Stay-At-Home Parents And Working Parents Have So Much More In Common Than Just Raising Kids
Dear working mom: I want to hear about your day and I want you to ask about mine.
This past fall, I ran a stealth social experiment at my kids’ school drop-off. One week I strolled in wearing leggings; the next, I sported a button-down blouse, wide-leg pants, and sensible flats. Without fail, when I was in sweats, all the incoming questions I got were about my kids, but when I dressed the part of a woman who goes to an office, the conversation eventually turned toward me. The most frequent one I got was: “What do you do?” The second: “What are you up to today?”
These might strike you as benign, everyday questions, but many parents in my position — who primarily focus on mothering their kids but may also do some paid work or have a passion project — say they dread them. (I know this to be true because I run Mother Untitled, a media brand and Instagram account built for ambitious women who downshift their careers for family.)
But seven years into primary parenthood, I’ve realized that there is a fate worse than awkwardly rambling about a non-traditional career or a pause for parenting. It’s far more painful — even detrimental — to be overlooked and never asked at all.
Today's stay-at-home mom is not and has never been the apron-clad caricature from those 1940s cleaning commercials, who is disinterested and unaware of work and ambition.
In most ways, my school sidewalk experiment confirmed what I already knew: I’ve often felt boxed out or ignored when social conversations turn toward topics perceived as part of the work world, from how to “balance it all” to what’s happening in the economy. For example, when my oldest son was still a toddler, I hosted a friend for a weekend playdate, and she brought along another mom from the neighborhood. This mom was in a demanding role as an entrepreneur in the tech space. An hour and a half into watching our children babble and gnaw on bagels, I realized that I had yet to field a single question about myself but had spent upwards of 30 minutes sharing the ins and outs of my husband’s career. I could almost visualize the thought bubble over this well-intentioned peer's head: "I have nothing in common with this person. Maybe I'll have better luck with her partner."
I didn’t say anything at the time, but looking back, I wish I could have burst that bubble. I have a background in digital marketing for millennial-centered brands and a passion for interior design; she ran a company focused on the millennial first-time homeowner. By disregarding my past work experience and deciding not to inquire about my life beyond my child, she missed out on bouncing ideas off a design lover and consulting (for free) with a seasoned digital strategist. I also regret losing an opportunity to connect with a woman who built a successful team at work, nurtured a loving family, and somehow still prioritized self-care. I would have taken mental notes for my future if only I’d had the chance.
I don’t think the working parents in my circle deliberately exclude at-home parents from conversations beyond childcare. And even if it is deliberate, I don’t believe their intentions are cruel. Instead, I think they feel awkward or even rude for asking, as if they are spotlighting our failure to hang onto adult purpose.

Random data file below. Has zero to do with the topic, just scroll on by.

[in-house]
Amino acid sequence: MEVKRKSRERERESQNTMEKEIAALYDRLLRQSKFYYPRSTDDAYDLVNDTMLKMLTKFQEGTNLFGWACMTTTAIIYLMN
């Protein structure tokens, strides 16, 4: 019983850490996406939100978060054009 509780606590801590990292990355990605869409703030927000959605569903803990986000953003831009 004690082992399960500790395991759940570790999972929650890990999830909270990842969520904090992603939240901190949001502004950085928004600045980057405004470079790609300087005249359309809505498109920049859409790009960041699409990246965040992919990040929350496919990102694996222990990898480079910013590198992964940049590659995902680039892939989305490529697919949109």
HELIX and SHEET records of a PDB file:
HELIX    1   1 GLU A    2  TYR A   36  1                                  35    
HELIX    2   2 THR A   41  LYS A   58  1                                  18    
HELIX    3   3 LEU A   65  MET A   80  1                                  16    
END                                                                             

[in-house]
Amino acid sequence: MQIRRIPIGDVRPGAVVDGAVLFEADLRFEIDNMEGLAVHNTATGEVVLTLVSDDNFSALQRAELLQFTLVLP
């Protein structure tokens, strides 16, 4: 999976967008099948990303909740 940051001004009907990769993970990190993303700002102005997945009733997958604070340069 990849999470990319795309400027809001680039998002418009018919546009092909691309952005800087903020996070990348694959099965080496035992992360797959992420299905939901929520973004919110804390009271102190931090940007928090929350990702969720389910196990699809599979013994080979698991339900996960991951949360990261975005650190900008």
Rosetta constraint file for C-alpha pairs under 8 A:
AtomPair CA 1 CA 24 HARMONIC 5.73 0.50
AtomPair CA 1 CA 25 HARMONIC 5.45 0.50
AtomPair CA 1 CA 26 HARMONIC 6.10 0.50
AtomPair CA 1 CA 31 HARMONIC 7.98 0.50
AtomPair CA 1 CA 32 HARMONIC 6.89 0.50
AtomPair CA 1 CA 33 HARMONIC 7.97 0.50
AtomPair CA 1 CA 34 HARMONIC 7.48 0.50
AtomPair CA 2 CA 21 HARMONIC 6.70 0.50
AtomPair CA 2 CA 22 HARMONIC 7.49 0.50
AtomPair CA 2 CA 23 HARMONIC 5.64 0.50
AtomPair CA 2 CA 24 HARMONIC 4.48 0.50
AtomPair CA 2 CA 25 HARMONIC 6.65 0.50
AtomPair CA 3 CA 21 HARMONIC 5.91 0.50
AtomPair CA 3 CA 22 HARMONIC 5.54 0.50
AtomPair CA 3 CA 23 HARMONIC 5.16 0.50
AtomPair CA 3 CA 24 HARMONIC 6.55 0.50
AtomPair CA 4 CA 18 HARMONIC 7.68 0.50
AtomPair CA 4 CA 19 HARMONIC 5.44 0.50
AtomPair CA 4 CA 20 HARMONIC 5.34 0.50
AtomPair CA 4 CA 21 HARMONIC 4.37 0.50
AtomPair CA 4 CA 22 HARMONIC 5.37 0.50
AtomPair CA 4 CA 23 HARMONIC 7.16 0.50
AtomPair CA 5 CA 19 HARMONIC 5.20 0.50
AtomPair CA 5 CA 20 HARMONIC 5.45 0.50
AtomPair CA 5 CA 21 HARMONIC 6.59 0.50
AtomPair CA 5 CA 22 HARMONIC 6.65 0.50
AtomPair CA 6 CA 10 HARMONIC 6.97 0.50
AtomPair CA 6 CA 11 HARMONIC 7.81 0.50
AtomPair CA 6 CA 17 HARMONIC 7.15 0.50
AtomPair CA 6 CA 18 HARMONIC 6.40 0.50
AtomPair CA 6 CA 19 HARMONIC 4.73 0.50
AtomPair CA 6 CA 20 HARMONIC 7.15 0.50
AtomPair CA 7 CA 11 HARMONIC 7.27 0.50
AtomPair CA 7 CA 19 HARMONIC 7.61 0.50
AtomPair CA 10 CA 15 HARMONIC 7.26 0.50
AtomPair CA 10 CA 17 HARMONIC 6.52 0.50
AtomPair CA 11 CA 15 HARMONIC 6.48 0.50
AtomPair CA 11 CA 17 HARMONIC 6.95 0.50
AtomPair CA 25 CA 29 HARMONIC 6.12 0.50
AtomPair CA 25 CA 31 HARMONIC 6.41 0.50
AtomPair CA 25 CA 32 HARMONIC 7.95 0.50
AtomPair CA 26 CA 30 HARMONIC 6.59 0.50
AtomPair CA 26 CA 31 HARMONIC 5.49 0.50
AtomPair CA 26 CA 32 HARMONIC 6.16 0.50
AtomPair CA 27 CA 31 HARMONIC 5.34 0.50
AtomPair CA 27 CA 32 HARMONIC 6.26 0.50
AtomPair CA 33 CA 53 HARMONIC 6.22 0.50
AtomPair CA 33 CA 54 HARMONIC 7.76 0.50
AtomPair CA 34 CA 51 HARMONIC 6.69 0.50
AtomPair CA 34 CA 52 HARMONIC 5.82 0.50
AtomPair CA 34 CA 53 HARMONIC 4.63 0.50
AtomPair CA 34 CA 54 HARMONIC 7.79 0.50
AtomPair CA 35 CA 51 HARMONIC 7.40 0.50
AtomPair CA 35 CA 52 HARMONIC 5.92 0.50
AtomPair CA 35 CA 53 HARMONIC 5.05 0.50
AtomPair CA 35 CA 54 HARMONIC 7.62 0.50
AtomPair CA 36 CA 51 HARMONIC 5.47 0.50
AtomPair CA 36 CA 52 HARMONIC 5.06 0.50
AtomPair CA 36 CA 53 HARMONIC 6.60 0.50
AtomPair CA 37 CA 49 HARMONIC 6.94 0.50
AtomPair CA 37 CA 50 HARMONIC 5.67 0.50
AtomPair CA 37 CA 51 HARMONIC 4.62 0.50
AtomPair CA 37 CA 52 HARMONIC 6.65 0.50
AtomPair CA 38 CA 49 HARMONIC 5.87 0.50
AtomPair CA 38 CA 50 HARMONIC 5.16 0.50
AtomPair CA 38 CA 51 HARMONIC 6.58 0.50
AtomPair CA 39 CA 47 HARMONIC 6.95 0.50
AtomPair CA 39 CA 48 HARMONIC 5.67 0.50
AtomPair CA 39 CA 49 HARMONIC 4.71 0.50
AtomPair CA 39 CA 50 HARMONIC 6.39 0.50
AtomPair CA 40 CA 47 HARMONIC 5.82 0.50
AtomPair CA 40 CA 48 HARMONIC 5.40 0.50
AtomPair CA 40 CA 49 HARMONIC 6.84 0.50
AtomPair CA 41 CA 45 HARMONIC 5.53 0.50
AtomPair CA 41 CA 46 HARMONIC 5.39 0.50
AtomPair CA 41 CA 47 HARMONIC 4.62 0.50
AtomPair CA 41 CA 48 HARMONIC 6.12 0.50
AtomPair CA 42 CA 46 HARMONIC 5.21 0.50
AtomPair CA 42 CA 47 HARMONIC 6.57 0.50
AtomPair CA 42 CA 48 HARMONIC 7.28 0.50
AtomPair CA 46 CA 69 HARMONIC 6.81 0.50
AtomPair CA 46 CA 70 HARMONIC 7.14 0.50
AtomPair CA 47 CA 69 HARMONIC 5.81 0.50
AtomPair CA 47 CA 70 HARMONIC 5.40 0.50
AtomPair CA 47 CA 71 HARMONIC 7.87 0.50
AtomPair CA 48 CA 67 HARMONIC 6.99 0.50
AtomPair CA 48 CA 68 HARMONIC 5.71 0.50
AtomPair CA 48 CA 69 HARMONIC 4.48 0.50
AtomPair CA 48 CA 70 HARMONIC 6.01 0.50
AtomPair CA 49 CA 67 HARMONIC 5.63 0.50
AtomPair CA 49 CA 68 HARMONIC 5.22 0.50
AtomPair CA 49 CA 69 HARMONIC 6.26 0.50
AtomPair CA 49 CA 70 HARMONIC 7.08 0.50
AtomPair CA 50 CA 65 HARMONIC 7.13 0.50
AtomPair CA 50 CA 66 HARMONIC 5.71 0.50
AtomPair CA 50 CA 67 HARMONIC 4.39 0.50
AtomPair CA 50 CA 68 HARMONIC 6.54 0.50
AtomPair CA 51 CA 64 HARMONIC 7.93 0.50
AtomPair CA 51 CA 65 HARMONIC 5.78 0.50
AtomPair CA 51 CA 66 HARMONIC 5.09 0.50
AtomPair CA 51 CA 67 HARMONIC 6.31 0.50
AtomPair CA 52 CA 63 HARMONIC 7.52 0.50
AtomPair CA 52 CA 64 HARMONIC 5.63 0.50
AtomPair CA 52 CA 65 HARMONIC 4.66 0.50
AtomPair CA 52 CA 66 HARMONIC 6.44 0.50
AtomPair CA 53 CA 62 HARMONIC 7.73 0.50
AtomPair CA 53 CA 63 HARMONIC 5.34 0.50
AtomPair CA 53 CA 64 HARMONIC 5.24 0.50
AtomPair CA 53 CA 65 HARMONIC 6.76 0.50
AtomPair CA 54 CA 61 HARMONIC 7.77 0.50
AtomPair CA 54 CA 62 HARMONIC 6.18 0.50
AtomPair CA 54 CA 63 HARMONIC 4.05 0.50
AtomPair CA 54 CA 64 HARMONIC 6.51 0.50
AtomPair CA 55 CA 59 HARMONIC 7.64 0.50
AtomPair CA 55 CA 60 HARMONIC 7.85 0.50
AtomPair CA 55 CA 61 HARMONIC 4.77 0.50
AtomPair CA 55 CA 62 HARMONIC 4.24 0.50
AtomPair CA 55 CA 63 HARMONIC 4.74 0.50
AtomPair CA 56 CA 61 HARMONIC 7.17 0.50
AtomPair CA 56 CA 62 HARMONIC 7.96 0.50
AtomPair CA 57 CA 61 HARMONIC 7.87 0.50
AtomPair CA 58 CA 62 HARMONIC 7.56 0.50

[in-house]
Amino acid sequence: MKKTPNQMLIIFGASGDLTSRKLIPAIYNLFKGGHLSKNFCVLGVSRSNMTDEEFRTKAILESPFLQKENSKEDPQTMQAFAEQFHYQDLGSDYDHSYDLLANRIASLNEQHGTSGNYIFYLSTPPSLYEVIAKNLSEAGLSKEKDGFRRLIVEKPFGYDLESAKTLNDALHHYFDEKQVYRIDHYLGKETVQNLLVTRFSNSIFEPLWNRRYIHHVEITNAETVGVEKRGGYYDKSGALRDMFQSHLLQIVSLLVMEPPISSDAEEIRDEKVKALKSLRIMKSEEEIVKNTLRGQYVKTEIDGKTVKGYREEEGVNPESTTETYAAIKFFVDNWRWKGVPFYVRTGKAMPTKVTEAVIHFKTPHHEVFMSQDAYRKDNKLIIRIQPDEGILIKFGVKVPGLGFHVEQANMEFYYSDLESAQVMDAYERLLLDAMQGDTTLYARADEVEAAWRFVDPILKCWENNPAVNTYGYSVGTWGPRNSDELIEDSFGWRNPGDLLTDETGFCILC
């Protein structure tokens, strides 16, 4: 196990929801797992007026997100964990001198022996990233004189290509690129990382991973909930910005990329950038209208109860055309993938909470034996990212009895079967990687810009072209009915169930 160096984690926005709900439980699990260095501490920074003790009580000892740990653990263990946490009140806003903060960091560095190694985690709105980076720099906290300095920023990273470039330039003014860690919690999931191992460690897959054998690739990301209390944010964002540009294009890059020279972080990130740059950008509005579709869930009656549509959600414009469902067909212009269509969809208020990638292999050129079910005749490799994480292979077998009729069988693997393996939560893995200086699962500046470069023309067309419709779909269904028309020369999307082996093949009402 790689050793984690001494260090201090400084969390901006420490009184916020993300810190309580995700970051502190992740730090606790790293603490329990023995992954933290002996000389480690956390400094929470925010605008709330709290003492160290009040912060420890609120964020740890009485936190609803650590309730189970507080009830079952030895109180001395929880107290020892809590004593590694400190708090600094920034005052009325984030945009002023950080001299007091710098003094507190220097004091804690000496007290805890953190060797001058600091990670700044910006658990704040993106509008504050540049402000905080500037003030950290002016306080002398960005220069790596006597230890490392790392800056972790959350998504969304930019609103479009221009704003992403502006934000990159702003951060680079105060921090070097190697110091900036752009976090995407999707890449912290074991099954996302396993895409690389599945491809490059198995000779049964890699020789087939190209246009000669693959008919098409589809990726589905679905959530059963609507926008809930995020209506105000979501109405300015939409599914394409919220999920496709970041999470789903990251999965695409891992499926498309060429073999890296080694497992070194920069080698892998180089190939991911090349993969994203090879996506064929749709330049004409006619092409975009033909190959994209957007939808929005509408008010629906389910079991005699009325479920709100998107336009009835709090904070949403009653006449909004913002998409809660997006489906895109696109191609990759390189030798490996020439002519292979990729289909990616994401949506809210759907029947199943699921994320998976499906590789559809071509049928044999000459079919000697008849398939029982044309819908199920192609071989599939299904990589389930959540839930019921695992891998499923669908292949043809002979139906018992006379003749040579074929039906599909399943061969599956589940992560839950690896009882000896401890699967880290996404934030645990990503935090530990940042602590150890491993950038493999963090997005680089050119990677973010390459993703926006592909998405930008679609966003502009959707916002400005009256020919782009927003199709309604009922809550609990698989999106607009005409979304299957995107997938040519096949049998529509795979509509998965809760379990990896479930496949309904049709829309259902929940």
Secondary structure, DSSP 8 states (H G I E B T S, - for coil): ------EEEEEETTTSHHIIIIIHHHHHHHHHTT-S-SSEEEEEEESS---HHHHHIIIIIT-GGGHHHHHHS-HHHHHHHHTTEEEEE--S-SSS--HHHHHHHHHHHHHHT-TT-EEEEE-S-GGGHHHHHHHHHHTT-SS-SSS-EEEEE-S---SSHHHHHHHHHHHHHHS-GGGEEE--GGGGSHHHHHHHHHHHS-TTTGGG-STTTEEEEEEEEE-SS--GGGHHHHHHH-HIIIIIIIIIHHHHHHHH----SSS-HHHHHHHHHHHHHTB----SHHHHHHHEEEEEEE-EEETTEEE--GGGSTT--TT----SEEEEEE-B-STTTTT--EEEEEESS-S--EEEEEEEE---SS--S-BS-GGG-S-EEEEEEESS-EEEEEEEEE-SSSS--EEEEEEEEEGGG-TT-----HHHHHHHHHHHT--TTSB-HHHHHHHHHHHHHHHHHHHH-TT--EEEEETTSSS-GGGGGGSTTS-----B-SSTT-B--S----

The question “What do you do?” may seem like a standard icebreaker, but without it, there’s no way to access the follow-ups that help us understand and learn from one another.
But today's stay-at-home mom is not and has never been the apron-clad caricature from those 1940s cleaning commercials, who is disinterested and unaware of work and ambition. Our daily tasks (and, more importantly, our thoughts) are not limited to family admin, home upkeep, and child-rearing. Millennial mothers are members of the best-educated generation in history, and many amass significant career experience if and when they step back for motherhood. The women in my community have chosen family life for a chapter, and at the same time, they are growing their networks and staying connected to work, not to mention consuming media that expands their thinking and advocating loudly for social equity.
Of course, not all working parents approach primary parents in this way. I used to have a neighbor who spent hours in my home sharing career stories and even introduced me to her colleagues, who remain friends to this day. In return, I sometimes acted as her eyes when she was at work, observing her son in music classes and on the playground. (Once in a while, I was also a second set of eyes on her client presentations.) And recently, at a parent coffee at school, one mother in a busy, high-profile role told me she leans on a stay-at-home mom friend to help her keep tabs on school emails and events. I didn’t say this then, but I rely on her candid conversation to stay abreast of her industry and trends in the workplace.
The question “What do you do?” may seem like a standard icebreaker, a dull bit of small talk, but without it, there’s no way to access the follow-ups that help us understand and learn from one another. These include: So, how did your career start? Do you like what you’re doing? What do you aspire to be? What’s challenging you lately? When mothers come together to talk about our goals, hobbies, and work, we pay one another the respect we each deserve. Asking about work is another way to say, “I see all you are doing and all that you are. Let’s help each other out.”
Neha Ruch is on a mission to update the perception of stay-at-home motherhood in America, infusing it with ambition, dignity, growth, and potential. She established her independent media brand, Mother Untitled, in 2017, and today she is a go-to expert on the topics of the Great Resignation, finding empowerment during career breaks, flexible work alongside motherhood, and returning to work after maternity leave. Follow her @motheruntitled.